Rheumatoid arthritis is a systemic disease and its inflammation can affect organs and areas of the body other than the joints.
Rheumatoid Arthritis and Inflammation of Organs
Since rheumatoid arthritis is a systemic disease, its inflammation can affect organs and areas of the body other than the joints. Examples of other areas that may be affected include the following:
- Sjögren’s syndrome is the result of inflammation of the glands of the eyes and mouth and causes dryness of these areas.
- Rheumatoid inflammation of the lung lining (pleuritis) causes chest pain with deep breathing or coughing.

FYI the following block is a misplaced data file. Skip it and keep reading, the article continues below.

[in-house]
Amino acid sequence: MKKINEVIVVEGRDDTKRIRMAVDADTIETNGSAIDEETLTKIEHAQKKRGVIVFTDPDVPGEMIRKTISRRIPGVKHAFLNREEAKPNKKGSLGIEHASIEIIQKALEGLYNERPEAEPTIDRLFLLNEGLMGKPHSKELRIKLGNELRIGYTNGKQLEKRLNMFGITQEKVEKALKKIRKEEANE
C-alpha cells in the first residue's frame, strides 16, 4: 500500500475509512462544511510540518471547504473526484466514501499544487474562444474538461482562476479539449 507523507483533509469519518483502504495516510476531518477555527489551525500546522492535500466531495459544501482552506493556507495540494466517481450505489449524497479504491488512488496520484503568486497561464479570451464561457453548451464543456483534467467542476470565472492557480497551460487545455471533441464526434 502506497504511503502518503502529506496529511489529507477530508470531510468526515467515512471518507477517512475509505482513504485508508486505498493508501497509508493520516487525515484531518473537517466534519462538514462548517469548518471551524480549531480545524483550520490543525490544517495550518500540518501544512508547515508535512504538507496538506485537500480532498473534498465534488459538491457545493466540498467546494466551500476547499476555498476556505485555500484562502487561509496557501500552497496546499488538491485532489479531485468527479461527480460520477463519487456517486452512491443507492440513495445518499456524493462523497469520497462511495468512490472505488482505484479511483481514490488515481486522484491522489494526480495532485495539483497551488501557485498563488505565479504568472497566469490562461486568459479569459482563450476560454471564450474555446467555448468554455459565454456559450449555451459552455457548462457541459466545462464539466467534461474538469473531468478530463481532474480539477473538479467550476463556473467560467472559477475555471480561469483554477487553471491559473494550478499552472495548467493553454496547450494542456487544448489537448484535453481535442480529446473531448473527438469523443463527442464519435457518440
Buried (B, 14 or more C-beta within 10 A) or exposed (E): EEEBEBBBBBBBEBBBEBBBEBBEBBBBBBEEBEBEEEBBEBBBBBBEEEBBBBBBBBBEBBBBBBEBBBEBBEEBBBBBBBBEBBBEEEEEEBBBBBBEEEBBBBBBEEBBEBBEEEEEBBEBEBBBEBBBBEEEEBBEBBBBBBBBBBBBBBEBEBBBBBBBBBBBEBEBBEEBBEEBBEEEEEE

- Tissue inflammation surrounding the heart, called pericarditis, can cause chest pain that typically changes in intensity when lying down or leaning forward.
- Rheumatoid disease can reduce the number of red blood cells (anemia) and white blood cells.
- Decreased white cells can be associated with an enlarged spleen (Felty’s syndrome) and can increase the risk of infections.
- Firm lumps under the skin (rheumatoid nodules) can occur around the elbows and fingers where there is frequent pressure.
- A rare and serious complication is blood-vessel inflammation (vasculitis). Vasculitis can impair blood supply to tissues and lead to tissue death. This is most often initially visible as tiny black areas around the nail beds or as leg ulcers.